And so the expected excitement of sending him off and a week with my spouse has been replaced with this Mama’s heart, and a need to comfort myself. With an abundance of fresh blueberries on hand, a warm muffin seemed perfect. But like this unexpected shift in my day, my favorite recipe was lacking in one very important ingredient and for a moment I actually felt like I had no energy to punt and see what happened. Most of my recipes are sort of like Hail Mary passes, or the punt that will win the game. I close my eyes, do what needs to get done and hope for the best. It’s like craving lemonade when faced with oranges, or planning the trip of a lifetime only to get diverted to a different destination.

Or like this particular morning, wanting bran muffins with fresh blueberries, and ending up with something more like oatmeal. It’s reaching for dried cherries to add some flavor, and dumping what was left of some crushed almonds into the batter to use them up. It meant adding some yogurt to regular milk to create a buttermilk-like tang. More importantly, it meant drowning out the recurring voice in my head that left me lost and empty. The task of making a simple muffin, with necessary improvising, took away the worry. And the result was both peace of mind, with a side of oh-so-very-delicious.

Kate’s Blueberry Bran Muffins

Heat oven to 425°. Prepare muffins tins with cooking spray, or liners.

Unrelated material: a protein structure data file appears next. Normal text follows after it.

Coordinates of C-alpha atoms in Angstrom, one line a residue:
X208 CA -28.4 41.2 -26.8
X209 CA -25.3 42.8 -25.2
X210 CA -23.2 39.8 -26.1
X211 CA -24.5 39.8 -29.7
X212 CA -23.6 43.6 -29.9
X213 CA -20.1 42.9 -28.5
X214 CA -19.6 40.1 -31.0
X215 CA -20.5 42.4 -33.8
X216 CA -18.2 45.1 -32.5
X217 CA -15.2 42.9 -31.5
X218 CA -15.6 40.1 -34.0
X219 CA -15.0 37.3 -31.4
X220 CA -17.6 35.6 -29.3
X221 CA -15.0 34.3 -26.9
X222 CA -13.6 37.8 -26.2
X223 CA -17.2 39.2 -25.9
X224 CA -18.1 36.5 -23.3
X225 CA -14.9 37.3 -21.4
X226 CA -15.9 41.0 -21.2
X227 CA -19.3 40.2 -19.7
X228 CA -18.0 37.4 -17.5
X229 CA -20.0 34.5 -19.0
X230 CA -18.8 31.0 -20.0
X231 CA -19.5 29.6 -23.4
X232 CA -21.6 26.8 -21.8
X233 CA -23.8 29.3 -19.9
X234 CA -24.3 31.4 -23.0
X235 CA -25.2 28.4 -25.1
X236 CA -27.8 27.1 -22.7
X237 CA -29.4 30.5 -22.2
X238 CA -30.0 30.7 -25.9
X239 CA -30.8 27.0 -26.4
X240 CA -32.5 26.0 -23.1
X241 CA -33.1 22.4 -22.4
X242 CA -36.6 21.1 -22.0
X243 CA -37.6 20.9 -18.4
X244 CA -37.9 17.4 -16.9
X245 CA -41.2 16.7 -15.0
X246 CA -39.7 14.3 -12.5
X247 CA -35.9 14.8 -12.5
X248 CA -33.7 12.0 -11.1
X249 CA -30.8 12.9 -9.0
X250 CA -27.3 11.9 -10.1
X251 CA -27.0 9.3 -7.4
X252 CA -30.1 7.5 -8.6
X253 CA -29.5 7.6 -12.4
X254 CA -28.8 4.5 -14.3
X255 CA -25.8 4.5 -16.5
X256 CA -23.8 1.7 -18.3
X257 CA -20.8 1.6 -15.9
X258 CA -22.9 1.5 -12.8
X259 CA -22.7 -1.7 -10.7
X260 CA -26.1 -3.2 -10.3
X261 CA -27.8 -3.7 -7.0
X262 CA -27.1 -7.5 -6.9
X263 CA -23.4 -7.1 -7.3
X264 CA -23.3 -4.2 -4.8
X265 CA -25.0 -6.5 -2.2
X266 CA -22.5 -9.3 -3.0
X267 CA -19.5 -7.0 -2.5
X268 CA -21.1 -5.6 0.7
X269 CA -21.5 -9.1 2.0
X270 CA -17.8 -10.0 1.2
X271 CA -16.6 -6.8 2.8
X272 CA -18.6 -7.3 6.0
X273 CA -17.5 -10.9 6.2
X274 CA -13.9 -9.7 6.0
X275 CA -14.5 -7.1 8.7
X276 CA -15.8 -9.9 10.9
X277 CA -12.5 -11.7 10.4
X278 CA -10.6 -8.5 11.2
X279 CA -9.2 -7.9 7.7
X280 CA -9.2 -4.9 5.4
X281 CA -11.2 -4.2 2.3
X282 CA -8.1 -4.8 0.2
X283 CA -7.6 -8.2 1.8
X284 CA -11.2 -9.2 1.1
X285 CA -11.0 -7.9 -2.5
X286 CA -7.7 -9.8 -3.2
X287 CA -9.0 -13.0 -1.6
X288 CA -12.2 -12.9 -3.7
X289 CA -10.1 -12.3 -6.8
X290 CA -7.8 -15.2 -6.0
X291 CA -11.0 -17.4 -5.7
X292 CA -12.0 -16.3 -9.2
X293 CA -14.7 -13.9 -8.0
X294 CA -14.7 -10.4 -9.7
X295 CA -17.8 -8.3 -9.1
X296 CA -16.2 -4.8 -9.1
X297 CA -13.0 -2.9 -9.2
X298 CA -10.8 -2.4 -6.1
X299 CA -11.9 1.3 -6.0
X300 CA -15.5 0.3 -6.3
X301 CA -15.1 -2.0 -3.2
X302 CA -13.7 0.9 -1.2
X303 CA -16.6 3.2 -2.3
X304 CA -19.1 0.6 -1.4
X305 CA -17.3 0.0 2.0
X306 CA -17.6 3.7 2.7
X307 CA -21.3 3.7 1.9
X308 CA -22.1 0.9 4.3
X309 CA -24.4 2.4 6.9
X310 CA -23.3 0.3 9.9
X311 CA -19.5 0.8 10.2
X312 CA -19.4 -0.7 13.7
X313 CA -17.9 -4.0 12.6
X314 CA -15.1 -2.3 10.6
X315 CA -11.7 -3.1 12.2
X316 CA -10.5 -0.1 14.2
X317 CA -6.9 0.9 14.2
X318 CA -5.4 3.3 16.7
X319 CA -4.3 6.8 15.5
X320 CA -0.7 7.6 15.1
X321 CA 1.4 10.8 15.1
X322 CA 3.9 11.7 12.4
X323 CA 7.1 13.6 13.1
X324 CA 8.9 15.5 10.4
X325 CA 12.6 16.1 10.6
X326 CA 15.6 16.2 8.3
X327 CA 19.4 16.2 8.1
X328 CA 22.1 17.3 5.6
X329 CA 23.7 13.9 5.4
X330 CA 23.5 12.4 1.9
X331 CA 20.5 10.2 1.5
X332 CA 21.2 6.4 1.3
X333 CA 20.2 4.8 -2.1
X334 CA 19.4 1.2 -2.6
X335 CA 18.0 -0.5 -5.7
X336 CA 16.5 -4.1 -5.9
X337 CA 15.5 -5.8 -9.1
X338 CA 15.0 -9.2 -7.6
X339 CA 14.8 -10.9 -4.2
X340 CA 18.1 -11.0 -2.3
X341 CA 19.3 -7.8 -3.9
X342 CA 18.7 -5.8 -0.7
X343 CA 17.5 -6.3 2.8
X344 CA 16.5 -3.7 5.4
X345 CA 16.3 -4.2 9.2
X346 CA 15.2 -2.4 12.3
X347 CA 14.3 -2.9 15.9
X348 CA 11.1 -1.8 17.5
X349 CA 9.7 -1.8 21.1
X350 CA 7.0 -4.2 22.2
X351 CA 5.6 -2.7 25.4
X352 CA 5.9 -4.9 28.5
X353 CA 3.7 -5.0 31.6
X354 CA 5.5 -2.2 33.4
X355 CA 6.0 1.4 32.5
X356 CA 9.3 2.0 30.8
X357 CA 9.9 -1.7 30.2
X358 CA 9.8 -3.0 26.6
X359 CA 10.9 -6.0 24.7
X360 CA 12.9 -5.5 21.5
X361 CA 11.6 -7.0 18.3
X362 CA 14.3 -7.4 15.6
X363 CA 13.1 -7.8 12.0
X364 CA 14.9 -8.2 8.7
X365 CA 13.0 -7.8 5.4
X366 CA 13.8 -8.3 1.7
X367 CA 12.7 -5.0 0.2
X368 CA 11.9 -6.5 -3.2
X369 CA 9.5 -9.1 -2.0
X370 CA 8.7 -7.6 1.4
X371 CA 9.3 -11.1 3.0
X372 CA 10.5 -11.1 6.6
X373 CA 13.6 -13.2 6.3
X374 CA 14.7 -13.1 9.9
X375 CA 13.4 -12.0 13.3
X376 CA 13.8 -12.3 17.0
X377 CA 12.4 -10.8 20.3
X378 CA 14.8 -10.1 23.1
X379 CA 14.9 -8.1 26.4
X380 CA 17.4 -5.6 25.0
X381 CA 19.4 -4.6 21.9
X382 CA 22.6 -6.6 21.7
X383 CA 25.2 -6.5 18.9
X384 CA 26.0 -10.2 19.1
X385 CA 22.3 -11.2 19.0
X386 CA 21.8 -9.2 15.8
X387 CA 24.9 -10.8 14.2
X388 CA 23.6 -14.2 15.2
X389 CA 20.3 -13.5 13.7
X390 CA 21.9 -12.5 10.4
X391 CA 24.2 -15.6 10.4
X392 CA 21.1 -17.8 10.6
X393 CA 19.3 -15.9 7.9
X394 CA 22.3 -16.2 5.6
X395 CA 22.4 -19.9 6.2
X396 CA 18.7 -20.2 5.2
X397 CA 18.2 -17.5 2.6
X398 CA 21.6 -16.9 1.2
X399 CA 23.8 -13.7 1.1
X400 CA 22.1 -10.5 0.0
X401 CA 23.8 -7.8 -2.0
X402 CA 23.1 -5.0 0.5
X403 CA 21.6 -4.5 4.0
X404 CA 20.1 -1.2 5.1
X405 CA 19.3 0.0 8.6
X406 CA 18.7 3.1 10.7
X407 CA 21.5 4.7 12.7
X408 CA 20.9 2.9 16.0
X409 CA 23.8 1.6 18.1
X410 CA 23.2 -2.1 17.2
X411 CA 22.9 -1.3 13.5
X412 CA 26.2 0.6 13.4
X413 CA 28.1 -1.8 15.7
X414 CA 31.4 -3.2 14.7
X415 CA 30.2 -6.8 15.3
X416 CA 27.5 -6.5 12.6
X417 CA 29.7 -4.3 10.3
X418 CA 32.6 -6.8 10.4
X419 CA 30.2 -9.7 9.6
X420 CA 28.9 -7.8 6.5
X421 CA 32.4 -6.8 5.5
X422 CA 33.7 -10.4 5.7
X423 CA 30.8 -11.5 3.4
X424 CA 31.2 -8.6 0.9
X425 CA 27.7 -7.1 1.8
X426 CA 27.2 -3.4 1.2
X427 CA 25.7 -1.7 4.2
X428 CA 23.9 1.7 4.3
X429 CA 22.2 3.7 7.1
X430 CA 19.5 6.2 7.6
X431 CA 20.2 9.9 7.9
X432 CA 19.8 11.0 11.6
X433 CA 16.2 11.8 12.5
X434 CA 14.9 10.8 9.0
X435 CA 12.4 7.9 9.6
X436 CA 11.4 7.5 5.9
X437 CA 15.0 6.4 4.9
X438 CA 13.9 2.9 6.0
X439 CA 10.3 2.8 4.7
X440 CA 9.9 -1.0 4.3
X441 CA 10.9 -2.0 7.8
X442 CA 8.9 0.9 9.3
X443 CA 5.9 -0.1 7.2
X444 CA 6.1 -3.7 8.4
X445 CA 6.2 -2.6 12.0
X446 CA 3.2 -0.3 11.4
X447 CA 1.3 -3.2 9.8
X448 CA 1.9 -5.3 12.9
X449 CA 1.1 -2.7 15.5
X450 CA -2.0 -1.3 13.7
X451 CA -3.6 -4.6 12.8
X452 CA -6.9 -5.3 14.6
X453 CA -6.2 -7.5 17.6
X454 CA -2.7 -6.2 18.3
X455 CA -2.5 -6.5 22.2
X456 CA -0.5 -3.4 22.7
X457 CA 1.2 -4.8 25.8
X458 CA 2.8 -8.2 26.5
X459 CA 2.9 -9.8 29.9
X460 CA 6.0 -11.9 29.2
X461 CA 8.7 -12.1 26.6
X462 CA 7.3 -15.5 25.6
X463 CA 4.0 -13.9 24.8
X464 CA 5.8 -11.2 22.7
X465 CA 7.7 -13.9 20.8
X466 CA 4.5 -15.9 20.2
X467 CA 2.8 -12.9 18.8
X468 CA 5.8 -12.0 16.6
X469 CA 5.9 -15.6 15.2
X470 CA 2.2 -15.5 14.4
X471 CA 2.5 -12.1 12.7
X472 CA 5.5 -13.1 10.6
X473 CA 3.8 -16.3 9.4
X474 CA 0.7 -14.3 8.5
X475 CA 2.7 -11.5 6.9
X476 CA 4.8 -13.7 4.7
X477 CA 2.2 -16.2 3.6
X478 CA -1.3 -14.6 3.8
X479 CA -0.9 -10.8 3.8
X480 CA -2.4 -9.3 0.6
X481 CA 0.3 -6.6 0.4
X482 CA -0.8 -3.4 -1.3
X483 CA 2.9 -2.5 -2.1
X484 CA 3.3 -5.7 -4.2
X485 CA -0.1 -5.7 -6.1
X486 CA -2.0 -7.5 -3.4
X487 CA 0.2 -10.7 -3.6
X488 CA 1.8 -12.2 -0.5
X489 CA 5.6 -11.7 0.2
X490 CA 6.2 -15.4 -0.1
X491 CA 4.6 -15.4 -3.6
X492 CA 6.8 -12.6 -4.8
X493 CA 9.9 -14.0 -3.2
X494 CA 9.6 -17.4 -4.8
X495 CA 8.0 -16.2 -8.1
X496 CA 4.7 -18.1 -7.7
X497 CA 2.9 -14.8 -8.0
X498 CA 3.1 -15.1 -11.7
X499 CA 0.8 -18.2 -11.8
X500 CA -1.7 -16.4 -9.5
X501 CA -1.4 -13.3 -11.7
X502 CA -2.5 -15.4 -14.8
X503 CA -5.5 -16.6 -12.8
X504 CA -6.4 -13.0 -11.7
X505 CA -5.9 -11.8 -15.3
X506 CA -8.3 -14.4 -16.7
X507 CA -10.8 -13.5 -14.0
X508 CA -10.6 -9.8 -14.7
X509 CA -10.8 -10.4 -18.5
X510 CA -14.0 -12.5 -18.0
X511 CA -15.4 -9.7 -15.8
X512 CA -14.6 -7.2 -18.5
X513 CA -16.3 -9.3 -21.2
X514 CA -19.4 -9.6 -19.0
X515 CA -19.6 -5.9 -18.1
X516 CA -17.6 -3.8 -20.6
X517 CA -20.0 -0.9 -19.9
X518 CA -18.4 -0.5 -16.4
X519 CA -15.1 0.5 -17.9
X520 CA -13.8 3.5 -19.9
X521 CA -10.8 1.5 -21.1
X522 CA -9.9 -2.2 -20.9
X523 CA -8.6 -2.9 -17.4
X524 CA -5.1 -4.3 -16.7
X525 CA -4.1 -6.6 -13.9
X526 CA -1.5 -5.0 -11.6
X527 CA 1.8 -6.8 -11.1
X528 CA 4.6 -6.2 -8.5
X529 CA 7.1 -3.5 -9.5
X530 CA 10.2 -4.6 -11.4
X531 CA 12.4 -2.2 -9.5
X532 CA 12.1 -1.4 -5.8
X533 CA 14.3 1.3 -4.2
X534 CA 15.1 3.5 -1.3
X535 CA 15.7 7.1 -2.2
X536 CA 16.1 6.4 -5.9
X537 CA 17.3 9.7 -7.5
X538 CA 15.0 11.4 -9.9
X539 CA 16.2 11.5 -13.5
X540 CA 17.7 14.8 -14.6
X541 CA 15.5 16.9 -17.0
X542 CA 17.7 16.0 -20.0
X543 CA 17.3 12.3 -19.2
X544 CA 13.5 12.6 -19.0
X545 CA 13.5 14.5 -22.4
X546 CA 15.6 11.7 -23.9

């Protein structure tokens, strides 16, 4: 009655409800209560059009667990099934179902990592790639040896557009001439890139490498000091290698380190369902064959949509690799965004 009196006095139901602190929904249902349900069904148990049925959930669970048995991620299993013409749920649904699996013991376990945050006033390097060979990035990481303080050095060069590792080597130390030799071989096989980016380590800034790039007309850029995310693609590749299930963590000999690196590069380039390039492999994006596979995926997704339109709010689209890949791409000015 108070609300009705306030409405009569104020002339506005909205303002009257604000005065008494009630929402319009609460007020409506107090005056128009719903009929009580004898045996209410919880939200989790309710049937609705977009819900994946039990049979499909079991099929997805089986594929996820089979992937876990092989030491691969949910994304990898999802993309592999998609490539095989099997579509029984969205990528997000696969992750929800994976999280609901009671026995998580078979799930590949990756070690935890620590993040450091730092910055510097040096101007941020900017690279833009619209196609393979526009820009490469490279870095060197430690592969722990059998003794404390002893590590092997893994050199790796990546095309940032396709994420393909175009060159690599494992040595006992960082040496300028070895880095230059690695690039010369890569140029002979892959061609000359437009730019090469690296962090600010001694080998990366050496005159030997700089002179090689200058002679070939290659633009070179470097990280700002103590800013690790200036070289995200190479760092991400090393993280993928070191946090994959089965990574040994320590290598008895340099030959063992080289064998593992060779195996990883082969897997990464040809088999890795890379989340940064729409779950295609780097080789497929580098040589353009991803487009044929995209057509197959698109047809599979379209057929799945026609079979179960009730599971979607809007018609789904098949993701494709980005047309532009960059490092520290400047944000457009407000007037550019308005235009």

Mix together in a large bowl:

1-1/2 c. All Bran Cereal
1/2 c. whole rolled oats
1-1/2 c. buttermilk
2 eggs, lightly beaten
1/4 c. melted butter
1/4 c. olive oil
1/4 c. maple syrup

Allow mixture to sit for 10-15 minutes, until softened.

In a separate bowl, whisk together:

3/4 c. unbleached AP flour
3/4 c. whole wheat flour
2 T. ground flaxseed
1/4 c. brown sugar
1 t. baking soda
1 t. baking powder
1/2 t. sea salt

When bran mixture is soft, gently stir in the flour mixture only until just incorporated. At this point, add a cup of frozen blueberries and gently fold them in. Scoop into prepared muffin pans and bake for 20-25 minutes, or until toothpick inserted in center comes out clean. Cool in pan for 10 minutes, then remove to wire cooling rack.

KATE’S NOTES: If you don’t have All Bran cereal on hand, you can use all oatmeal in the first step. Another option to use would be a commercial multi-grain hot cereal mix like Bobs Red Mill 7-Grain or 10-Grain for the All-Bran. I’ve done this both ways and the results are always delicious. The ground flaxseed is my addition. Leave it out if you don’t have it on hand. And you can use all white flour, or all wheat flour for these if you wish.

To sub for buttermilk, you can use the lemon juice/vinegar option (1 t. either juice or vinegar per 1 c. liquid, stir together then allow to sit for 10 minutes to curdle) or you can mix about 1/3 c. of plain or vanilla yogurt into 1-1/2 c. of plain milk, or even soy milk. I use soy milk, and love how the added yogurt gives it some extra moisture.

Some dried fruit is a nice addition to these; you can use apricots, cherries, figs, dates or prunes. Mince about a 1/2 c. of your preferred fruit and add it to the cereal mixture in the first step. The soaking in buttermilk softens it greatly, and it almost melts in the oven leaving tiny, tangy sweet pockets in your muffins. And adding in 1/3 to 1/2 c. of your choice of chopped nuts also makes for a fine addition.